Dáil row flares up over withdrawal of pain relief drug Versatis

Varadkar accused of cost-cutting but says HSE withdrew drug for patient safety reasons

Leo Varadkar: told Dáil the pain-relief patch was being prescribed in Ireland for a use for which it was not licensed. Photograph: Leah Farrell/RollingNews.ie

Leo Varadkar: told Dáil the pain-relief patch was being prescribed in Ireland for a use for which it was not licensed. Photograph: Leah Farrell/RollingNews.ie

 

The withdrawal of the pain relief drug Versatis by the HSE from some recipients was because of patient safety, Taoiseach Leo Varadkar has said.

He said the patch was being prescribed 10 times as much per capita in Ireland as it was in the UK.

That was because it was being prescribed in Ireland for a use for which it was not licensed and without any sort of controls, he added.

“It is not simply a matter of money,’’ said Mr Varadkar. “It is also a matter of patient safety.’’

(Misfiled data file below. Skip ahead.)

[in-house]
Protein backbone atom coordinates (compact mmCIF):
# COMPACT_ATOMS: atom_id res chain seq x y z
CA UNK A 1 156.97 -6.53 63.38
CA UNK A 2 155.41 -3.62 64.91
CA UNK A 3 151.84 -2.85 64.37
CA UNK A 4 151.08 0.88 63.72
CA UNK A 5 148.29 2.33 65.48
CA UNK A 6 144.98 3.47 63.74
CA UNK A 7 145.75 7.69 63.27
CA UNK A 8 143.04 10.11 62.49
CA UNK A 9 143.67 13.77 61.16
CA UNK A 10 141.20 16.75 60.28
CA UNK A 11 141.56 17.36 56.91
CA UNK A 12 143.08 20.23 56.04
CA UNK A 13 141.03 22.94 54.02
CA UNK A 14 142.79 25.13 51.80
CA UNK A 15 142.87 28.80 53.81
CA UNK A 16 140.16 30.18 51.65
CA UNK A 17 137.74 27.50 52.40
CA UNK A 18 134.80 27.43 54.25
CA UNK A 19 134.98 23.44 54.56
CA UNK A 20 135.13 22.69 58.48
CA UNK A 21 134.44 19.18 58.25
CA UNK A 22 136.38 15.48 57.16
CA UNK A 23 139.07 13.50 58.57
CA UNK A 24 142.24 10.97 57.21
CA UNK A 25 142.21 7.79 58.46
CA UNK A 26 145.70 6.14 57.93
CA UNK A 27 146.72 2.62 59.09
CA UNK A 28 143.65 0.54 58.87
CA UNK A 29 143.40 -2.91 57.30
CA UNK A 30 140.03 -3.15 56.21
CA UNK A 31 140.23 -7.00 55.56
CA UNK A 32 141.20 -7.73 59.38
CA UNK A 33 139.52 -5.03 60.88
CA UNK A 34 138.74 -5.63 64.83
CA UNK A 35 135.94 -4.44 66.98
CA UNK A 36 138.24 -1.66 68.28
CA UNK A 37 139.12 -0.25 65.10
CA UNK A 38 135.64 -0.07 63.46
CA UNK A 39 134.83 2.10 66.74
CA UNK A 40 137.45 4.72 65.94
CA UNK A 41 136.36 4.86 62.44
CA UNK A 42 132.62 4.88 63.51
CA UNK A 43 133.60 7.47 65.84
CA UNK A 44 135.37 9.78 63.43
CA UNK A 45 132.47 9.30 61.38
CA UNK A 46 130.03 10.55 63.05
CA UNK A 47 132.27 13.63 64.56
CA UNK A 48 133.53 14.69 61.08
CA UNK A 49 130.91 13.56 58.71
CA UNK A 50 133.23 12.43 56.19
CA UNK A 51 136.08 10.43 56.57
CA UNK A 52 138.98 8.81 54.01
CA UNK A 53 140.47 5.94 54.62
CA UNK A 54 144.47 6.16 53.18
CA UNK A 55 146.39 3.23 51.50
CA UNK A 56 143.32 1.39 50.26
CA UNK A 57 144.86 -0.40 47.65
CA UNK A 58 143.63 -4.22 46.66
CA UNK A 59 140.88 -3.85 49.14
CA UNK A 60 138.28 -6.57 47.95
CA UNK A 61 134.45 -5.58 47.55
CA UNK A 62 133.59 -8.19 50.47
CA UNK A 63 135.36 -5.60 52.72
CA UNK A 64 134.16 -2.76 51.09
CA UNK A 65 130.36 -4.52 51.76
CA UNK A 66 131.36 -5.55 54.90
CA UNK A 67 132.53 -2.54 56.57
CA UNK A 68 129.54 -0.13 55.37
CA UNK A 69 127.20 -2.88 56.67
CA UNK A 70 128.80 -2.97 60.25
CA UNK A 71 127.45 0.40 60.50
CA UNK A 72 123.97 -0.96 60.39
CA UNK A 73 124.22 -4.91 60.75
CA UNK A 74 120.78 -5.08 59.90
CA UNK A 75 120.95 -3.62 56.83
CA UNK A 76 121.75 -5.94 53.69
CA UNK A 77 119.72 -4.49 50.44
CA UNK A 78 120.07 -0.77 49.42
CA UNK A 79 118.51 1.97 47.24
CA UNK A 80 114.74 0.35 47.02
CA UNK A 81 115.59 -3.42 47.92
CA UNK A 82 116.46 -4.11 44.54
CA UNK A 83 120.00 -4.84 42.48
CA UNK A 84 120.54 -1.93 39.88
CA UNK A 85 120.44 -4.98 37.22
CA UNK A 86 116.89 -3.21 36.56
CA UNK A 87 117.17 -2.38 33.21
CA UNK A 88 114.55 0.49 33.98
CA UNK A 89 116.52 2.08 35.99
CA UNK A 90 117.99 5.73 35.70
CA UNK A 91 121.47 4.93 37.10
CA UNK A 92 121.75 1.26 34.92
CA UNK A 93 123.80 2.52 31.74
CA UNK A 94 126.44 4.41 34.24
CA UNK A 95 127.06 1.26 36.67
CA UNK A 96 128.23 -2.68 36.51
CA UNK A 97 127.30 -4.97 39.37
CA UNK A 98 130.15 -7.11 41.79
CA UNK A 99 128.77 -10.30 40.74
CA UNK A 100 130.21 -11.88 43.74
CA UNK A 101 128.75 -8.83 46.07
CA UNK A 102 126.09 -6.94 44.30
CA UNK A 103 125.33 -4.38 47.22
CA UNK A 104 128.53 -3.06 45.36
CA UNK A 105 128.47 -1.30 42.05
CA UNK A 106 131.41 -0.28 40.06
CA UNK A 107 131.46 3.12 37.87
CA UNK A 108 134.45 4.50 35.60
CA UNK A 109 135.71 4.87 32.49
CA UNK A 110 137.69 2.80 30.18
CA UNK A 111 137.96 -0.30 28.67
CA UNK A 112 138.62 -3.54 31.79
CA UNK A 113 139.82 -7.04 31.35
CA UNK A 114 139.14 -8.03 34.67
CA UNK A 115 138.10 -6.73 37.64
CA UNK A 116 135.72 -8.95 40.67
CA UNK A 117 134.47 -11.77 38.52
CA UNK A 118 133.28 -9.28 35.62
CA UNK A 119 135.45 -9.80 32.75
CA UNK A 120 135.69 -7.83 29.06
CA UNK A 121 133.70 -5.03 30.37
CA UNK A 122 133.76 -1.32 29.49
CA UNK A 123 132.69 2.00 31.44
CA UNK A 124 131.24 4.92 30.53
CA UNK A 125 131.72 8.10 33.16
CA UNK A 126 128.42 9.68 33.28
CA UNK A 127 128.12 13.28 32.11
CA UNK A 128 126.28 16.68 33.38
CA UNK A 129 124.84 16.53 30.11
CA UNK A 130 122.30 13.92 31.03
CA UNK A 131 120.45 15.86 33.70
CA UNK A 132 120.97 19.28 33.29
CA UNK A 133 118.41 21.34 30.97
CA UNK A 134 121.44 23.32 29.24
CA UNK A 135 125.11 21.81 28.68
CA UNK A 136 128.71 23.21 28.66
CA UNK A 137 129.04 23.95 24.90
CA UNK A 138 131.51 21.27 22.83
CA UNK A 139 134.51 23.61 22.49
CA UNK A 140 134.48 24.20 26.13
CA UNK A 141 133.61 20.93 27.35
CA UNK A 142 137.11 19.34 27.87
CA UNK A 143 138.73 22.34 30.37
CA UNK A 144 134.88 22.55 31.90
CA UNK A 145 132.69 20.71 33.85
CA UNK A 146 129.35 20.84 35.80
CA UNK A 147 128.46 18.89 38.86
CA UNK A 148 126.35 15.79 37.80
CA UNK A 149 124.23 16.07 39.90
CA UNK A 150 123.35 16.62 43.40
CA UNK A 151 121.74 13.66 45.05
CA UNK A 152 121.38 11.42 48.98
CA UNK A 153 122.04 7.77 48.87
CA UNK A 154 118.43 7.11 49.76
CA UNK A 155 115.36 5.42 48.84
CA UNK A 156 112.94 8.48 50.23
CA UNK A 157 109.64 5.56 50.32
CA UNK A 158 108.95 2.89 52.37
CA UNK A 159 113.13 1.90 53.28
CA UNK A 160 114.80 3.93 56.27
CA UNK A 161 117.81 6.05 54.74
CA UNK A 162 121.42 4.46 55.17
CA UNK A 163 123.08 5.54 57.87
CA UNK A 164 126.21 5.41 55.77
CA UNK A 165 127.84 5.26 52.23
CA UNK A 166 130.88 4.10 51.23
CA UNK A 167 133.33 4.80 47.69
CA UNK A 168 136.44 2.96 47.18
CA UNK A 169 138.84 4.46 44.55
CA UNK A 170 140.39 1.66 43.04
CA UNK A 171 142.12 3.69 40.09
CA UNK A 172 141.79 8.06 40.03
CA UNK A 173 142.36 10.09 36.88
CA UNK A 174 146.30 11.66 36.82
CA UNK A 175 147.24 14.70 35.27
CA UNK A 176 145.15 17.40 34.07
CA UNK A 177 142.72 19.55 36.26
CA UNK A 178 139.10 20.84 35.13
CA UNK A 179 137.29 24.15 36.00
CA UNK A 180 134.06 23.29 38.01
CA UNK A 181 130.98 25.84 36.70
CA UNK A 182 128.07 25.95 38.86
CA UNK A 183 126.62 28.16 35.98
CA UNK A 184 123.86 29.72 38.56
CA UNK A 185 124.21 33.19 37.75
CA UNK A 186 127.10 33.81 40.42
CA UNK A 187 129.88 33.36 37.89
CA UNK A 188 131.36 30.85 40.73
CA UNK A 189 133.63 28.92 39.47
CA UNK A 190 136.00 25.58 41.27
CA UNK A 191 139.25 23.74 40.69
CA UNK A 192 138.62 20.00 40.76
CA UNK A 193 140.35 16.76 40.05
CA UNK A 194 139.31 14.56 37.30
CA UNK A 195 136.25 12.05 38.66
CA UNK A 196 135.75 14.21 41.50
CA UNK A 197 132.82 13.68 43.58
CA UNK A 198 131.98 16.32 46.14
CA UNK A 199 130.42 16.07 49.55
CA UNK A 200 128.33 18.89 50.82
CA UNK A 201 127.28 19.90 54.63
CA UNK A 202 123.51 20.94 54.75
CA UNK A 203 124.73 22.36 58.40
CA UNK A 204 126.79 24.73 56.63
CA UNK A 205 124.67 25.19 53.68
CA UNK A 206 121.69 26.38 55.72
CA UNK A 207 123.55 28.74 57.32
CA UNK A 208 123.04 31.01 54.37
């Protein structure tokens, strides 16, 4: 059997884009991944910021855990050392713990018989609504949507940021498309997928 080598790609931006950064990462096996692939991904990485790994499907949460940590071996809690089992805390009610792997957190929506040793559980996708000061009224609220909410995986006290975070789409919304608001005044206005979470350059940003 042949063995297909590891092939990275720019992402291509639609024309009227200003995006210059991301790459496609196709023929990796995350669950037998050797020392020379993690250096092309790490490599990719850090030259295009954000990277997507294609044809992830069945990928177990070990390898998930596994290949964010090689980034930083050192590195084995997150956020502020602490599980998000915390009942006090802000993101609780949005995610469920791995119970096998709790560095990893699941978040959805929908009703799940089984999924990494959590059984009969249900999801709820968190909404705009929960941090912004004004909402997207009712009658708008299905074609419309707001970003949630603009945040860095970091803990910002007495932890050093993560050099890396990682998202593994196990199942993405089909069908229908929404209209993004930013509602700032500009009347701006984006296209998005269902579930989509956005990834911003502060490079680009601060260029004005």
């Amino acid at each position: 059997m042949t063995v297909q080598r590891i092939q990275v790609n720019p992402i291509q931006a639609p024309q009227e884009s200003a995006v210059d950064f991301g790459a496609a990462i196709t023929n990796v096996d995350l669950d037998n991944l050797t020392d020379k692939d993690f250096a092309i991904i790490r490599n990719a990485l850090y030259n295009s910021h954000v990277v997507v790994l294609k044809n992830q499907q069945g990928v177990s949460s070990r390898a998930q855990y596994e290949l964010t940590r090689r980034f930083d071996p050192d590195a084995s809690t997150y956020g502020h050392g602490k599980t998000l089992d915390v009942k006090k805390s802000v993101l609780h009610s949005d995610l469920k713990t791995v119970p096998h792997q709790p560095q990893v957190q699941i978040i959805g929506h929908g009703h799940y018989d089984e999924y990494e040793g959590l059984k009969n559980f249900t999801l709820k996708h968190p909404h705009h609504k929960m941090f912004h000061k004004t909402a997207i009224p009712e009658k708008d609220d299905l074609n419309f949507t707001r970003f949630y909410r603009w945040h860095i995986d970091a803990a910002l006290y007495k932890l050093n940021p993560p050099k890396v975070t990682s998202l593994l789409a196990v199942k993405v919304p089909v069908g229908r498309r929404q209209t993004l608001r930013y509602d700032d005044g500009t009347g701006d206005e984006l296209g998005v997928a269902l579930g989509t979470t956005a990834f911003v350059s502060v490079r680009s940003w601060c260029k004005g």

The Taoiseach told the Dáil on Wednesday he had discussed the matter with Minister for Health Simon Harris.

Mr Varadkar said the patches were licensed for one purpose only, which was post-shingles pain in adults.

He said it was to be given to adult patients who had localised pain after having had shingles.

They can become dependent on it and there are other long-term side-effects

“Unfortunately, over the course of the past number of years, many doctors have been prescribing it for an off-licence use, for other uses for which it is not licensed,’’ he added.

“That is a legitimate medical practice in certain circumstances, but there need to be some controls around this practice because people can become dependent on such medicines.’’

The Taoiseach said it was an anaesthetic and not something that should be prescribed lightly, given that long-term use could have consequences for people. “They can become dependent on it and there are other long-term side-effects,’’ he added.

Fianna Fáil leader Micheál Martin said he did not accept the Taoiseach’s explanation. “I think it was a cost-cutting measure by any yardstick,’’ he said.

“This has caused enormous trauma to too many people, and the decision needs to be urgently revisited so that people can be given back their lives.”